Williams Family: The Journey From Skylanders to Zelda
The very first game my son and I played together was Skylanders Spyro’s Adventure back in 2011. He would have been five years old at the time and Skylanders with it’s simple hack and slash gameplay and two player co-operative mode was the perfect fit. The toys were obviously a big draw, but the Skylanders series of games are incredibly well polished and do a lot to introduce young gamers to concepts found in many other bigger, more mature games, games like Nintendo’s Legend of Zelda series.
As a parent who also likes to immerse himself in all things gaming I’m very familiar with Zelda, but it’s a series of games that as a family we’ve only ever dabbled in. Phantom Hourglass on the DS was my first, but more recently I’ve spent some time with the excellent Wind Waker on Wii U. As for my son, I’d originally bought Skyward Sword for him, before realising it was a PEGI 12, so he had to settle for A Link Between Worlds on the 3DS. The size of the games has always made them a challenge for someone with limited time, but even more so than Skylanders, you can feel the quality of their production in every aspect.
Could The Legend of Zelda: Breath of the Wild be the perfect fit for me and my son?
Fast forward to 2016 and the launch of Skylanders Imaginators, the best of the franchise to date and the one with the most RPG-like customisation. Another incredibly polished release that my son and I both enjoyed, but one that is clearly limited by the younger market it’s targeted at. After playing a little Portal, The Witness and No Man’s Sky, it was clear that as good as Imaginators was, my son was now demanding a bigger, more mature challenge. Could The Legend of Zelda: Breath of the Wild be the perfect fit for me and my son?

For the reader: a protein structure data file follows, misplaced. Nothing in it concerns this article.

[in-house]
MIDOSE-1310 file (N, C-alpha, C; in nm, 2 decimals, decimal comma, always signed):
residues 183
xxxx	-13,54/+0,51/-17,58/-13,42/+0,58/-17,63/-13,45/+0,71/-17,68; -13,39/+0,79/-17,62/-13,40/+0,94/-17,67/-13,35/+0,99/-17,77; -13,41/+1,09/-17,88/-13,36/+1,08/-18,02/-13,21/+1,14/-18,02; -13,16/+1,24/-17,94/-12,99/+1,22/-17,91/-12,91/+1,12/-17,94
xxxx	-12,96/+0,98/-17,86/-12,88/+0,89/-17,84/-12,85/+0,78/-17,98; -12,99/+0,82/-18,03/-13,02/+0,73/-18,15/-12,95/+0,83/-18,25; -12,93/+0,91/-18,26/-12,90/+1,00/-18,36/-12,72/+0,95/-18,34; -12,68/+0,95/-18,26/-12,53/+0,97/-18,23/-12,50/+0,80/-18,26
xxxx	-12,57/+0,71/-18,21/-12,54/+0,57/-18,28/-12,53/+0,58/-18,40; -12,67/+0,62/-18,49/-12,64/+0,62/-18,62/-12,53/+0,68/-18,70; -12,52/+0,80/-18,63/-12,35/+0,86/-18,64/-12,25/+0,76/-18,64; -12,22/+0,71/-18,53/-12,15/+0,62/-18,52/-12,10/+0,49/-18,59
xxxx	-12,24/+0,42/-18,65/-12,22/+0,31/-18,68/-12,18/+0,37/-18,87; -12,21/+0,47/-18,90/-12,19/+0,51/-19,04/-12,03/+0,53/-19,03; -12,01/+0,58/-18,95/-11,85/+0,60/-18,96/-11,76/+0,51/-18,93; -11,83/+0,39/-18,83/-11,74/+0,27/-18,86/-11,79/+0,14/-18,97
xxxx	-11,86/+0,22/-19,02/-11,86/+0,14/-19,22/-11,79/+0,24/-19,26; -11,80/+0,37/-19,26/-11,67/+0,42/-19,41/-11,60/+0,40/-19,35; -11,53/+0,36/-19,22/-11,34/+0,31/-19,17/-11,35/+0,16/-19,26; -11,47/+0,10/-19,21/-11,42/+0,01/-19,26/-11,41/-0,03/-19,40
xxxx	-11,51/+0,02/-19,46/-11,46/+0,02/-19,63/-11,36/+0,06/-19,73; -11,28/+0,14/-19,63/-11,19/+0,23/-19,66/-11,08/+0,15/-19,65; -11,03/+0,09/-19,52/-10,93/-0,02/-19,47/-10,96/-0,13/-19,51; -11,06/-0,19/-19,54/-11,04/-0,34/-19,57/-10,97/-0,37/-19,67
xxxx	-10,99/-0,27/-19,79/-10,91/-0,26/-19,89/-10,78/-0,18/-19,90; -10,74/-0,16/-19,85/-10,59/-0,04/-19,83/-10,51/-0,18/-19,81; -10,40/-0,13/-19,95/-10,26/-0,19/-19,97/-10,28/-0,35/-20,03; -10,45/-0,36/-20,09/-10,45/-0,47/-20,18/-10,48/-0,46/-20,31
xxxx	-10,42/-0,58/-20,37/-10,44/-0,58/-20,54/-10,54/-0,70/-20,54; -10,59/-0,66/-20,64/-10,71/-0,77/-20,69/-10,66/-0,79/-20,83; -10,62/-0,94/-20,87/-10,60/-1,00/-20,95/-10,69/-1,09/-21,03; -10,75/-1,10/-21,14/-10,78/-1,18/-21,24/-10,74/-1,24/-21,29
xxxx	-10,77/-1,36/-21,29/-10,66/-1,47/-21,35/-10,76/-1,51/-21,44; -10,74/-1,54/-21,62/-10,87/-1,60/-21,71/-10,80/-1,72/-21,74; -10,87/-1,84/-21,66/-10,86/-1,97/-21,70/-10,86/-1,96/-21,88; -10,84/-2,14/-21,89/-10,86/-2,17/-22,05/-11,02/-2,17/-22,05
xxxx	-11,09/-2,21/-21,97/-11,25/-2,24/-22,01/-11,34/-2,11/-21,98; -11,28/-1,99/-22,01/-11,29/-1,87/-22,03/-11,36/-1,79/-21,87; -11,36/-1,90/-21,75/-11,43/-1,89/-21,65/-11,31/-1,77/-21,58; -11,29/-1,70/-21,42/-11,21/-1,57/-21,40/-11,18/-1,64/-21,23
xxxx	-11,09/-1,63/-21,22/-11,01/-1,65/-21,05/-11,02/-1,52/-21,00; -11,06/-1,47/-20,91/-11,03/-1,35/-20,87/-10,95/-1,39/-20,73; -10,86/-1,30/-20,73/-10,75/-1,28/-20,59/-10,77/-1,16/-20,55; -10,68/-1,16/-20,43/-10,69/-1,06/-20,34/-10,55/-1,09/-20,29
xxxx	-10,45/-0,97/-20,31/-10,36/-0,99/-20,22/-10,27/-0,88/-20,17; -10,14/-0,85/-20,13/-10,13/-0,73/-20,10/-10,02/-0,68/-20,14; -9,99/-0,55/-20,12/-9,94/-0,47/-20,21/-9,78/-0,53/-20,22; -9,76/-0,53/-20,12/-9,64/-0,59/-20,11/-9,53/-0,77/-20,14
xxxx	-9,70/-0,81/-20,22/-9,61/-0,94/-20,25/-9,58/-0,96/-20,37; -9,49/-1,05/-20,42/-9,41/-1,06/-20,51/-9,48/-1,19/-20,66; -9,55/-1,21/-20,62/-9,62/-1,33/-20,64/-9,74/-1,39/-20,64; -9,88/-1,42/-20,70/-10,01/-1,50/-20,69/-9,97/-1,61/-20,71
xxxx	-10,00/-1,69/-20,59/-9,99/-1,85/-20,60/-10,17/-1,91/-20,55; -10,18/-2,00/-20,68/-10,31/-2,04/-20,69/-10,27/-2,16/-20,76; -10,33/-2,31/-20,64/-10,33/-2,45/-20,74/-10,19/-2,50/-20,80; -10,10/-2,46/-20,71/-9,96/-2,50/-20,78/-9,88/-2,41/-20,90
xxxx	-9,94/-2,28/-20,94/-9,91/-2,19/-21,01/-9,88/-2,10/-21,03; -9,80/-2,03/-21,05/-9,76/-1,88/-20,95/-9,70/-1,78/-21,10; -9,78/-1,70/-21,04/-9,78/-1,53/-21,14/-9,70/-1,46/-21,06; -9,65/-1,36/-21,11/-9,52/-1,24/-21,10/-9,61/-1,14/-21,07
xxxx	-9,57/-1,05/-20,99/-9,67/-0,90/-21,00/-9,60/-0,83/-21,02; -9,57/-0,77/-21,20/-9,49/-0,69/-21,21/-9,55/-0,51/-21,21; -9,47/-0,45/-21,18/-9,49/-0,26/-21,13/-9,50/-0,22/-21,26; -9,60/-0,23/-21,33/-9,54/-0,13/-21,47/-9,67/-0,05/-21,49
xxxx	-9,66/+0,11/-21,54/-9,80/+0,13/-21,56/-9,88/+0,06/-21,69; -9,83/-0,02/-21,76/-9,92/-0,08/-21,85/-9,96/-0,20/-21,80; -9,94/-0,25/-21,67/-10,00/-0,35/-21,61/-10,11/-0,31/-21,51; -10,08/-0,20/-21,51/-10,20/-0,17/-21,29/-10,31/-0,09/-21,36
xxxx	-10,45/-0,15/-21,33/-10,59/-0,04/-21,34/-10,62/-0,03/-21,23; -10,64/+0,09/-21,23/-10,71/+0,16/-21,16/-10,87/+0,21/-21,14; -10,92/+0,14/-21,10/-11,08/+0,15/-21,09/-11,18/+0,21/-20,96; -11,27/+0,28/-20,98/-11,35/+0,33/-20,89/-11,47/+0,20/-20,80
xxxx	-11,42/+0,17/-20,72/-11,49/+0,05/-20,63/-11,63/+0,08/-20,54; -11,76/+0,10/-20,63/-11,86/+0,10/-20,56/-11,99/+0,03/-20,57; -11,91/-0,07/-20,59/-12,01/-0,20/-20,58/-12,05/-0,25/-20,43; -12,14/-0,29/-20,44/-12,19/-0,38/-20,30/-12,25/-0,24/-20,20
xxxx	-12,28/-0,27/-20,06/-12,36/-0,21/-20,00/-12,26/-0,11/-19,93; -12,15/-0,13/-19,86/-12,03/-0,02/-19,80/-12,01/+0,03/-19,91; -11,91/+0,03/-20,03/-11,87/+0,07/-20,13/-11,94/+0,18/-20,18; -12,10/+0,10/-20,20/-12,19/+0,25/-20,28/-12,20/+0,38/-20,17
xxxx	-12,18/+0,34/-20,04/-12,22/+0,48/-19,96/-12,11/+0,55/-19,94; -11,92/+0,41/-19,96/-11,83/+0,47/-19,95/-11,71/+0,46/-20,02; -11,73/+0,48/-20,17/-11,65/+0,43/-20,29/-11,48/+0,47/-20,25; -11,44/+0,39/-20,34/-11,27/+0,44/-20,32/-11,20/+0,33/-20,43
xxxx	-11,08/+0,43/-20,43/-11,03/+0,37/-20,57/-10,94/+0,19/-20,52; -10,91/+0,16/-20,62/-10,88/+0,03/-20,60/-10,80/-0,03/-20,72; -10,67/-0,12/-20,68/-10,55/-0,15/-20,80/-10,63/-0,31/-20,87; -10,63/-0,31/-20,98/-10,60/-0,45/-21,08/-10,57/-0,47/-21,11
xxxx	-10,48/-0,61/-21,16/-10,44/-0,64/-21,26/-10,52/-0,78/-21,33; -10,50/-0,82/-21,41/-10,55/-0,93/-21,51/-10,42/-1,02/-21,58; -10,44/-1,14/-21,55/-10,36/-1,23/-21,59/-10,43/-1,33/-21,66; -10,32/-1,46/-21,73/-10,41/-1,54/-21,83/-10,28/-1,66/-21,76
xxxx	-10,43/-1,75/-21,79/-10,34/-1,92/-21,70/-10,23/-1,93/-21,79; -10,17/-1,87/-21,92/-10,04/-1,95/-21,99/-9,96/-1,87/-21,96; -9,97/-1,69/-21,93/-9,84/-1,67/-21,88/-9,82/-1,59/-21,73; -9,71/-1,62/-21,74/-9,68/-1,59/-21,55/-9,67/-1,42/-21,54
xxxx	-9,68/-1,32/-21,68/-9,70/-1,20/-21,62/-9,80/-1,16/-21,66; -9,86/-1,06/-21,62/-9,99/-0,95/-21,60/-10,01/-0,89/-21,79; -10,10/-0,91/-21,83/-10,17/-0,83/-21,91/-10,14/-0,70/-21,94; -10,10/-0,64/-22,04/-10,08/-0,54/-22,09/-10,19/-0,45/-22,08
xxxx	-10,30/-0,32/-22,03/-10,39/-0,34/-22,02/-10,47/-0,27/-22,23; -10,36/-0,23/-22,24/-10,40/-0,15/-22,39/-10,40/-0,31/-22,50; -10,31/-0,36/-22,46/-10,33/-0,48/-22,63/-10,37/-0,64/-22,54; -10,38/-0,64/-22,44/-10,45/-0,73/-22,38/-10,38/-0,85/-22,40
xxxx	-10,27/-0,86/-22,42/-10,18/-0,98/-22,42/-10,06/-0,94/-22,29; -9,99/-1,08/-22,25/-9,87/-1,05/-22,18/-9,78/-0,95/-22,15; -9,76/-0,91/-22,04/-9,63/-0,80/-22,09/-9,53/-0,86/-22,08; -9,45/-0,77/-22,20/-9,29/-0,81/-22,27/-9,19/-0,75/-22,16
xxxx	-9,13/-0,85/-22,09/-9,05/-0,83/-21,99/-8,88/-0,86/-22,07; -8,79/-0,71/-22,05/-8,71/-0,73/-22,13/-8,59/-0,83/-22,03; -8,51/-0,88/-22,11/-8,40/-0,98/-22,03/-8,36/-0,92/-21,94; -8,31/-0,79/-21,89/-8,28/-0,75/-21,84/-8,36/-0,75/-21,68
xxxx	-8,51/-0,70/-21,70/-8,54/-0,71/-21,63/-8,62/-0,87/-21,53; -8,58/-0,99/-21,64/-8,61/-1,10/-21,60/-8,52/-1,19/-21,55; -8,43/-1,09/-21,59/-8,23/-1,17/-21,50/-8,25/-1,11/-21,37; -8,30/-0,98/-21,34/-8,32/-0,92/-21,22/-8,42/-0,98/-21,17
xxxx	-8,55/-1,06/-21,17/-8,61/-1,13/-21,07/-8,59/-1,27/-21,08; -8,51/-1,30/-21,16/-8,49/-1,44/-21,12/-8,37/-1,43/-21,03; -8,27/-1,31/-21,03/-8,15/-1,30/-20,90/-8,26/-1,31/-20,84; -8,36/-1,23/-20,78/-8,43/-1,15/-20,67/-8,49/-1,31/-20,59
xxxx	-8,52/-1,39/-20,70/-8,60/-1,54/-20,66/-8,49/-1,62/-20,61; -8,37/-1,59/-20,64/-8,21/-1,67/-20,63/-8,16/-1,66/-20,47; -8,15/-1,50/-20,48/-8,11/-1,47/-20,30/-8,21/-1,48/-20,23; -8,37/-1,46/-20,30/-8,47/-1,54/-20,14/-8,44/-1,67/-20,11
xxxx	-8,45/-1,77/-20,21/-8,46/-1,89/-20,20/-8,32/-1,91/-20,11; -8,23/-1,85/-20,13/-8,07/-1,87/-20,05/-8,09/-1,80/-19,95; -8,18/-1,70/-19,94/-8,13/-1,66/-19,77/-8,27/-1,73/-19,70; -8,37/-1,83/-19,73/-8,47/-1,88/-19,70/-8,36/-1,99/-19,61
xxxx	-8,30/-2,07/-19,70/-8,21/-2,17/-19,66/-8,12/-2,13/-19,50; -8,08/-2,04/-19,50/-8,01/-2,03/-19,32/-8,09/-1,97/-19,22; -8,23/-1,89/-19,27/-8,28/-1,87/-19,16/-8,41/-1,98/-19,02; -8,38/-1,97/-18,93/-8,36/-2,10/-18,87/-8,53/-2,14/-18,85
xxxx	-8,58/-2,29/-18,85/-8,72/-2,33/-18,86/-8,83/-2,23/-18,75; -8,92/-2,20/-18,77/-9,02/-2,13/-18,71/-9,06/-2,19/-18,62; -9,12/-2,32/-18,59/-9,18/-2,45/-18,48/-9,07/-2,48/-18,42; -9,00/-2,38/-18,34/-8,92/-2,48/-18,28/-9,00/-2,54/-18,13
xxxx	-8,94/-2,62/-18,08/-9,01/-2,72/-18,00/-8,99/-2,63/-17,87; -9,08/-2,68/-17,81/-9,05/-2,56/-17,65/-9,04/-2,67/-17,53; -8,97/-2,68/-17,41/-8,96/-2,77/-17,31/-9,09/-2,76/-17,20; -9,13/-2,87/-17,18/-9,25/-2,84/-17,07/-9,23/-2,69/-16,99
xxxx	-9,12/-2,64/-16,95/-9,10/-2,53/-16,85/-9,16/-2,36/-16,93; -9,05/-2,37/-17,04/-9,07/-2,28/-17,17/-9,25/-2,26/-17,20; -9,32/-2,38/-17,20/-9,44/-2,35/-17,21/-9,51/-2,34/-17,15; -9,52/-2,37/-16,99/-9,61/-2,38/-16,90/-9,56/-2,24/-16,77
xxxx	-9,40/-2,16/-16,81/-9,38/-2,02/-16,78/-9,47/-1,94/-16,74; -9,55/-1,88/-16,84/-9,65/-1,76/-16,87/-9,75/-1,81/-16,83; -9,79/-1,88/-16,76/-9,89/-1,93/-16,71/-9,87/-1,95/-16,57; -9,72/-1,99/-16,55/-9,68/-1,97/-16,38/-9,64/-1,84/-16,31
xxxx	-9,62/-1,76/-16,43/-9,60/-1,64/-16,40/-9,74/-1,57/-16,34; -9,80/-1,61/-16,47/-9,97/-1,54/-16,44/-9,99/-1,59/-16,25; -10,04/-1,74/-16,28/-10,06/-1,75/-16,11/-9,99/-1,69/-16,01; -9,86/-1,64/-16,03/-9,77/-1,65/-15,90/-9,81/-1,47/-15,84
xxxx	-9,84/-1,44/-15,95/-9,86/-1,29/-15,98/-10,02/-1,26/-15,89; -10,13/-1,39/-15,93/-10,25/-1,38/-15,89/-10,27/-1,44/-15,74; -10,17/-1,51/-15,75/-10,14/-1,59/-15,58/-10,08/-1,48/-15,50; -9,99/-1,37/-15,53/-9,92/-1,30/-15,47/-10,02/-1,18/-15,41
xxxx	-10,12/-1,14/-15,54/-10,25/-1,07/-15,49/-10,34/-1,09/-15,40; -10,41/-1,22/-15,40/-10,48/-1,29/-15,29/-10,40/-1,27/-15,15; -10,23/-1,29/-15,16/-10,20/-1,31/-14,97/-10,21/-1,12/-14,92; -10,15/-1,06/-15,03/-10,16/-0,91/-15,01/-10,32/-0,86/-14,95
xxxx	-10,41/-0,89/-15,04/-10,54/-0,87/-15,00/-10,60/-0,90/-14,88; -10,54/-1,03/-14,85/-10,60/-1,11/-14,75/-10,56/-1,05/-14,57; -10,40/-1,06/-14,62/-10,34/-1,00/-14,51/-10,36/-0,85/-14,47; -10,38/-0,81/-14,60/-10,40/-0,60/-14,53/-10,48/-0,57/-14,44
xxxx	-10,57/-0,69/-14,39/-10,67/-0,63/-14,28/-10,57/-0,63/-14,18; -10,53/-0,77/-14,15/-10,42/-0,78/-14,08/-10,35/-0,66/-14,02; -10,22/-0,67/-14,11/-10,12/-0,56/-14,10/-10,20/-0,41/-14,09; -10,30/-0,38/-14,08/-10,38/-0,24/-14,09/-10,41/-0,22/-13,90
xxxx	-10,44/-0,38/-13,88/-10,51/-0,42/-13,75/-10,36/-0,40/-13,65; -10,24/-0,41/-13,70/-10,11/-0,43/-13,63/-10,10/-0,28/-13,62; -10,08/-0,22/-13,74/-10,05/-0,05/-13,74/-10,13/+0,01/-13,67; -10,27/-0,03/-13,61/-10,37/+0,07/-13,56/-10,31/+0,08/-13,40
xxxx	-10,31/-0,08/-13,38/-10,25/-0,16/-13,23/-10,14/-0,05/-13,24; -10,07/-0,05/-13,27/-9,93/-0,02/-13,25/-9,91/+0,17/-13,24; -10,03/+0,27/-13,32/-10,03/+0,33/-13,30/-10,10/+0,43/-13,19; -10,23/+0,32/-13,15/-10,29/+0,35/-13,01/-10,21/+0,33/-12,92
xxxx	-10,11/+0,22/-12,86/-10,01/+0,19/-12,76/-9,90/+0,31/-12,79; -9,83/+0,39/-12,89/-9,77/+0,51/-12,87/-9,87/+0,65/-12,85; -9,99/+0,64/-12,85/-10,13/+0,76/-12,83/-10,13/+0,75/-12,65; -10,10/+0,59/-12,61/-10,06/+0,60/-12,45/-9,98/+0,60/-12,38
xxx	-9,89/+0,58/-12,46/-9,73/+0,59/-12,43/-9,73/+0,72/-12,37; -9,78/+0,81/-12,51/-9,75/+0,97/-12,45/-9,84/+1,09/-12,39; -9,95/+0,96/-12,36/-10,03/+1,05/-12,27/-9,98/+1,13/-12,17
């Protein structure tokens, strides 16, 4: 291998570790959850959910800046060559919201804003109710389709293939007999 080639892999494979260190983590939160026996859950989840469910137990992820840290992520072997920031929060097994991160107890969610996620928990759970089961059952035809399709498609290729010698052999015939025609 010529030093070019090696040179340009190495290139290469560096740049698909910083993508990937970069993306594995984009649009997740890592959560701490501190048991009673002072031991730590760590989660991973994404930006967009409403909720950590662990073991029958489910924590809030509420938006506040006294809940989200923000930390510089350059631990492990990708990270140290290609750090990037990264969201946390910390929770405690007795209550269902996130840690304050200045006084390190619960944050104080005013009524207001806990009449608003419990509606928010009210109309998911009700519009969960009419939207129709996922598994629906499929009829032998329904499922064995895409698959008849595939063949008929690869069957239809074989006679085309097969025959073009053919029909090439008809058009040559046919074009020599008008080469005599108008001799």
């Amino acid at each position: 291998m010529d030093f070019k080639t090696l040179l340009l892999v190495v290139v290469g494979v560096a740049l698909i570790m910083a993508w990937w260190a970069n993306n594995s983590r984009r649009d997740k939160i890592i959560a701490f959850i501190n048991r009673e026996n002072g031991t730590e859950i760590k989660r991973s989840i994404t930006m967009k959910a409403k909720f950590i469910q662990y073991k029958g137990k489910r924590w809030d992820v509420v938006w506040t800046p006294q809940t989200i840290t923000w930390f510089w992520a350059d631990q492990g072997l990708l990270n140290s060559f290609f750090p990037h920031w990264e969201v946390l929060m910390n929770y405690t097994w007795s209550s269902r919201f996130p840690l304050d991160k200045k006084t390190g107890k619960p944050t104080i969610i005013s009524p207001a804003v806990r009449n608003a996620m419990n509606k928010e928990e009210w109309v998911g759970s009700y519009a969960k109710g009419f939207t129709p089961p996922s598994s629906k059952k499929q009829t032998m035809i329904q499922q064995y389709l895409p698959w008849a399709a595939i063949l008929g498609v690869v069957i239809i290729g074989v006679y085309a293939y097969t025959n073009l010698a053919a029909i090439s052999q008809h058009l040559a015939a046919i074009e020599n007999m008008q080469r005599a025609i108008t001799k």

Available on Nintendo’s Wii U and new Switch console, Breath of the Wild combines the freedom, puzzle solving and action of many of my son’s favourite games. As a family we decided to hold off on buying the Switch and instead chose to play on the Wii U, but that does mean my son and I have to timeshare with the console so that we both get to play. Fortunately, as with No Man’s Sky previously, Zelda’s vast, lush open world, presents players with the freedom to pick and choose how they approach the game; and similarly, provides each player with a unique experience they can share with one another.
Breath of the Wild combines the freedom, puzzle solving and action of many of my son’s favourite games.
Breath of the Wild (PEGI 12) isn’t just a kids’ game, but it is a game that kids can play and get huge enjoyment from. While it provides both moments of brain teasing and heart pumping challenge, it blends those with an incredibly chilled out and beautiful explorative experience.
I have a feeling Breath of the Wild will be the seminal gaming experience of my son’s youth and one we talk about for years to come.
I would love if there was a co-operative element, but equally, the stories my family share about the game provide an ongoing engagement lacking in those kinds of experiences. While Skylanders will always have a place in our hearts on pure nostalgia alone, I have a feeling Breath of the Wild will be the seminal gaming experience of my son’s youth and one we talk about for years to come.